“Why Not Sell Coffee?”
Helena, another of the owners, informs me that the original idea was to open up a culture/art-centre where all kinds of art could blossom. “But a centre like that needs a cash flow to keep it going so we thought, “Why not sell coffee?”
The place is covered in artwork. On one wall is a piece made by a graphic designer, all the tables have some kind of doodles on them, and the windows are painted by an artist. Every Wednesday night conservationist group Náttúruvaktin is going to have an open discussion about their agenda. Thursday nights are movie nights where arty and documentary films will be shown and Saturday nights are concert nights.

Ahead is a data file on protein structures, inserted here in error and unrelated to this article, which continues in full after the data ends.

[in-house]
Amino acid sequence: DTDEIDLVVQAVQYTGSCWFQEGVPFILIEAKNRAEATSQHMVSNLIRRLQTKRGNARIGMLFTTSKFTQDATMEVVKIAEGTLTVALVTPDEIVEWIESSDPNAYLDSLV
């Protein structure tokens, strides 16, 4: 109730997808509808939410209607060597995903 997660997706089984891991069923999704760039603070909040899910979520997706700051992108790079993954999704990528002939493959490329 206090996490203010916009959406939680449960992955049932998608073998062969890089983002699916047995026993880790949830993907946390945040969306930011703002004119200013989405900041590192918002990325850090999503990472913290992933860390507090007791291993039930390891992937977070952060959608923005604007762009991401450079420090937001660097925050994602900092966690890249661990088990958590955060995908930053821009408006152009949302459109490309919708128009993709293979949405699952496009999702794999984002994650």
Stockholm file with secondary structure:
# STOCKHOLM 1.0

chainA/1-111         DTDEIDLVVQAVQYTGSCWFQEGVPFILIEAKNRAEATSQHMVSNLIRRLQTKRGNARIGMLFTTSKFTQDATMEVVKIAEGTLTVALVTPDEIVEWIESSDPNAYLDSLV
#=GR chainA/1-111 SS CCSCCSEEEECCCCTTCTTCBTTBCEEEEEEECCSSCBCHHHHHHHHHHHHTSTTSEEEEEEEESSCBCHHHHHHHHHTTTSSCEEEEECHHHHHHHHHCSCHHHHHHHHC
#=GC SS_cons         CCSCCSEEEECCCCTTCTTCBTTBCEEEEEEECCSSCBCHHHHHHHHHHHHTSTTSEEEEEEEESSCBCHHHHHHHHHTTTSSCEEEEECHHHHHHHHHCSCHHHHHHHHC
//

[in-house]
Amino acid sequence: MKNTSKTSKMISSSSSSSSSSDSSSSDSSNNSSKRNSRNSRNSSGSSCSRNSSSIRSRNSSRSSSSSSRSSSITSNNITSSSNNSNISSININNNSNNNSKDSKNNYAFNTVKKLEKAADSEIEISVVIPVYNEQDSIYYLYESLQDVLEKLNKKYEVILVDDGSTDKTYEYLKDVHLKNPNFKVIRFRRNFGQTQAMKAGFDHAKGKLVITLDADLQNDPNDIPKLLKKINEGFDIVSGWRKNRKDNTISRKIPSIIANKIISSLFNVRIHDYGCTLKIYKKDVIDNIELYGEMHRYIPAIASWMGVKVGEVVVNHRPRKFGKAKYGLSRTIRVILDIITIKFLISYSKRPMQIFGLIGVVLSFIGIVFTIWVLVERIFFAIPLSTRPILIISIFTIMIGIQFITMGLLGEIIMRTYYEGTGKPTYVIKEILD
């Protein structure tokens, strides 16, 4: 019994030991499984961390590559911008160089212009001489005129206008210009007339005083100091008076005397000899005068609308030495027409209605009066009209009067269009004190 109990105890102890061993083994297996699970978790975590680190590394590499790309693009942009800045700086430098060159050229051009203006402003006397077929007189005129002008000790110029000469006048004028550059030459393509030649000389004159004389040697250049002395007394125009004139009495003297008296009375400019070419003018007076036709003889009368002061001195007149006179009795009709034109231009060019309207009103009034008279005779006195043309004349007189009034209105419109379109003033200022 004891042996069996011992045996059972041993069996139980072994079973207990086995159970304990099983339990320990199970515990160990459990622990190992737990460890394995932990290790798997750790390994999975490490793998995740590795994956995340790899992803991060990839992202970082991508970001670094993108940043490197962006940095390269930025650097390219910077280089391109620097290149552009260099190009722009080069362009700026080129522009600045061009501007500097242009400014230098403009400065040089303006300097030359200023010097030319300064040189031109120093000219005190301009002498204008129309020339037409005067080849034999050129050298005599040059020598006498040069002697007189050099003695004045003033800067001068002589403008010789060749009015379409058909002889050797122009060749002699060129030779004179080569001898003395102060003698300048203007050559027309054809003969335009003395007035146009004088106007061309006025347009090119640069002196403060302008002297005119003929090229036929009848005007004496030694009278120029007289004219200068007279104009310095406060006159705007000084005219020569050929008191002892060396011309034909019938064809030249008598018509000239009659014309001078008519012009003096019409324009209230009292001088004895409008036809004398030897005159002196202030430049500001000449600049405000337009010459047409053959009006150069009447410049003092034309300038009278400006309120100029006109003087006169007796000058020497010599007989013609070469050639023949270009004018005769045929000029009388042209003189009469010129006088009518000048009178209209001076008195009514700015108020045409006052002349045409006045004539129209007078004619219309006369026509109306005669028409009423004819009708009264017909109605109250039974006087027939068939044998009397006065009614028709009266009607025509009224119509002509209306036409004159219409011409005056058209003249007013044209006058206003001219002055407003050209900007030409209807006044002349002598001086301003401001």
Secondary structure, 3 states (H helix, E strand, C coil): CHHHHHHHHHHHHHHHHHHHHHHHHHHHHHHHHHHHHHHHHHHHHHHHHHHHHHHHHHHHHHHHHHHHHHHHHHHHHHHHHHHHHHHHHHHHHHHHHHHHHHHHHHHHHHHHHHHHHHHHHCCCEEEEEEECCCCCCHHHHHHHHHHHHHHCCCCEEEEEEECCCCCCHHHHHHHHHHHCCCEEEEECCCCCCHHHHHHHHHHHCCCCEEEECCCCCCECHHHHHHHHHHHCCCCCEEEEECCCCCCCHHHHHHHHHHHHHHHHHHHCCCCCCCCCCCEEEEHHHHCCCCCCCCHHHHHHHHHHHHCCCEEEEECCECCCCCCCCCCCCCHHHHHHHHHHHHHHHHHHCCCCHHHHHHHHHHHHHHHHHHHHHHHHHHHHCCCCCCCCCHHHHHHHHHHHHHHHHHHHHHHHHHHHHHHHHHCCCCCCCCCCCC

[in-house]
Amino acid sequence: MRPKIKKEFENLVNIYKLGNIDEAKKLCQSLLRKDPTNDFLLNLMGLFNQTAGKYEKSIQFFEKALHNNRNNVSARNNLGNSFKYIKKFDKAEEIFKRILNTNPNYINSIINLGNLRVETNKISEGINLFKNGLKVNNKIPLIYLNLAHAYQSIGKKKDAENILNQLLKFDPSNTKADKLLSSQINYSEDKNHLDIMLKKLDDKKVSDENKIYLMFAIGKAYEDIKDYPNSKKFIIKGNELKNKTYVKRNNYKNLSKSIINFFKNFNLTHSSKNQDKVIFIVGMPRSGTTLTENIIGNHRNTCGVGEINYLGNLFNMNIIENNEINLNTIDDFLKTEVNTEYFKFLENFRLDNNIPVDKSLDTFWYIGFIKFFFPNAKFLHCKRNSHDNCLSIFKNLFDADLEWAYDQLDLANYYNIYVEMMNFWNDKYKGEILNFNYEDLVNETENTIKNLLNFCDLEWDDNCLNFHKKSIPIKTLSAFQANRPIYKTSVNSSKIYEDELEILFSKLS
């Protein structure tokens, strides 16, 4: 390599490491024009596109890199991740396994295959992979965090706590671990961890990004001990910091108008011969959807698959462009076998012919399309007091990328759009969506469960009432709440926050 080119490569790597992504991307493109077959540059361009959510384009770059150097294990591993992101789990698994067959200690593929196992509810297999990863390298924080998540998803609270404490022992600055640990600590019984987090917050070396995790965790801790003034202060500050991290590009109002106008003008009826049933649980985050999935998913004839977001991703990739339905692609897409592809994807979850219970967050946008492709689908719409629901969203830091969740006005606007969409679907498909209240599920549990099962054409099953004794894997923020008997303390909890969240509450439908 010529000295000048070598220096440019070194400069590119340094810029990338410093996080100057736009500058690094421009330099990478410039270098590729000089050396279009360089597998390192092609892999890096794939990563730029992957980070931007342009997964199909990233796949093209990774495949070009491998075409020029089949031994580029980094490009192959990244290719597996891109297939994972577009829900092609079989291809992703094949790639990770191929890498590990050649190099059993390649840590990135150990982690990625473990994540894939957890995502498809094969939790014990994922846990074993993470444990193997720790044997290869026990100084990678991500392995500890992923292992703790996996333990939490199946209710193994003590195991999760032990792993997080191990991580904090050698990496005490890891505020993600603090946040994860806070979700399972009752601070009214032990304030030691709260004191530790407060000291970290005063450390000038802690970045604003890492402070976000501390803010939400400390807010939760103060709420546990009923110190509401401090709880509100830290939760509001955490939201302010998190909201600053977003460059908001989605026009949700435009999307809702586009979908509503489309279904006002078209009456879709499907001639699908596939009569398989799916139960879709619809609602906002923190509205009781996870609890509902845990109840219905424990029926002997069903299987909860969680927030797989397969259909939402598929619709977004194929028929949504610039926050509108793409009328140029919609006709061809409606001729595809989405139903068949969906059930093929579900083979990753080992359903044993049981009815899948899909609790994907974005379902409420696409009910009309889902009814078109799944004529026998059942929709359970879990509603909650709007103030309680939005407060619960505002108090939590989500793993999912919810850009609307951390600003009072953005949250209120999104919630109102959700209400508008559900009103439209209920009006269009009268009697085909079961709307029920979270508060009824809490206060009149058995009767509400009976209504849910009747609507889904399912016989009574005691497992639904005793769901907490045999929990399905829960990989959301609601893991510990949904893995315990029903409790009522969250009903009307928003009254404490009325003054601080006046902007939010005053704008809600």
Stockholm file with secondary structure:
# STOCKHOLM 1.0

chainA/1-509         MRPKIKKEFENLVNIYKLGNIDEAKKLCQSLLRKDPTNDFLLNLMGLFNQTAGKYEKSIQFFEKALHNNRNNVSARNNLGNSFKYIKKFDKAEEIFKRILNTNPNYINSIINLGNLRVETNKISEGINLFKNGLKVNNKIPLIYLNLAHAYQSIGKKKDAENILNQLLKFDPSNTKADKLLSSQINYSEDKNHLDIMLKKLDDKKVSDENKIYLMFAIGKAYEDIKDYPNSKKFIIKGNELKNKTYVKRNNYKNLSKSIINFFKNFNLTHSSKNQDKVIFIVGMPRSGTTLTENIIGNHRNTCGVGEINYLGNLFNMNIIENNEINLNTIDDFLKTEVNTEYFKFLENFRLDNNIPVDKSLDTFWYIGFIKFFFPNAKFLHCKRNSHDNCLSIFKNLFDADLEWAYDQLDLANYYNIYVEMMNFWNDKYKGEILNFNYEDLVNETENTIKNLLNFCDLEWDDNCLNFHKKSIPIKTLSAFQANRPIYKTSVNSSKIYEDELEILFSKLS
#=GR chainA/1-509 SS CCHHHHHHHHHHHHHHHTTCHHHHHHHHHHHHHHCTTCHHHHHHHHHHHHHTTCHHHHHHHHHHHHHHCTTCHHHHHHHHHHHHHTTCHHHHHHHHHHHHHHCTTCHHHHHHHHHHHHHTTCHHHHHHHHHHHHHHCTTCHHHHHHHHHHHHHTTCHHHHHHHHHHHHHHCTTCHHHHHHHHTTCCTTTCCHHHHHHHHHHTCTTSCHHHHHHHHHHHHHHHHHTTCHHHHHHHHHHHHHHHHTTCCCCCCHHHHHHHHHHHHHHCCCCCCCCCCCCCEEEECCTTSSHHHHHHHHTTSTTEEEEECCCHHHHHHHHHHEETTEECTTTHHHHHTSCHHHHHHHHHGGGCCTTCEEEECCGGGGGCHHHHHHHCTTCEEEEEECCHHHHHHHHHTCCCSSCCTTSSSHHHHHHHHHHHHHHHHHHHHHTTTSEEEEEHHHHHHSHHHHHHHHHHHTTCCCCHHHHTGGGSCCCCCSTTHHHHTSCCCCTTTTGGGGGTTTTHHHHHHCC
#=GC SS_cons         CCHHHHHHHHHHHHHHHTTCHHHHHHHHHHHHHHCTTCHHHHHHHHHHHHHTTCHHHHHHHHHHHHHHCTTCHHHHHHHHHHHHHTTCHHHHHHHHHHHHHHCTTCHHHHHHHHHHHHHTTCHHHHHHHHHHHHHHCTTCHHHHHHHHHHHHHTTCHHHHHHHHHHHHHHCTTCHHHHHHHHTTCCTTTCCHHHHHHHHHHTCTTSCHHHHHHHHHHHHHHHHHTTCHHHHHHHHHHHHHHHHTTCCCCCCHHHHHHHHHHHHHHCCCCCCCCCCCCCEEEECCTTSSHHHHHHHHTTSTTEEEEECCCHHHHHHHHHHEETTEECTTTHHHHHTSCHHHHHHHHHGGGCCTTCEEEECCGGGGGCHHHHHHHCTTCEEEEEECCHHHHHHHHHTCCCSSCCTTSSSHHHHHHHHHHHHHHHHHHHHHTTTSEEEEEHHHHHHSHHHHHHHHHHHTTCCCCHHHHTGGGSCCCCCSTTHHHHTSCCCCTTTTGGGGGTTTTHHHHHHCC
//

A Coffee Shop with a Manifesto
“Last week we had a panel discussion every day during lunch break and at the end of the week it was crowded,” Ásgeir and Helena tell me. They had Dada Maheshvarananda, a professor of freedom studies, over from America to talk about free trade and explain the philosophy behind the concept. Ásgeir says that one of the purposes for opening a café is to “show people that there are other ways, other than the capitalist way, to run a place like this.” Hljómalind café is unique in our city. It’s organic, it’s non-smoking and it has a manifesto.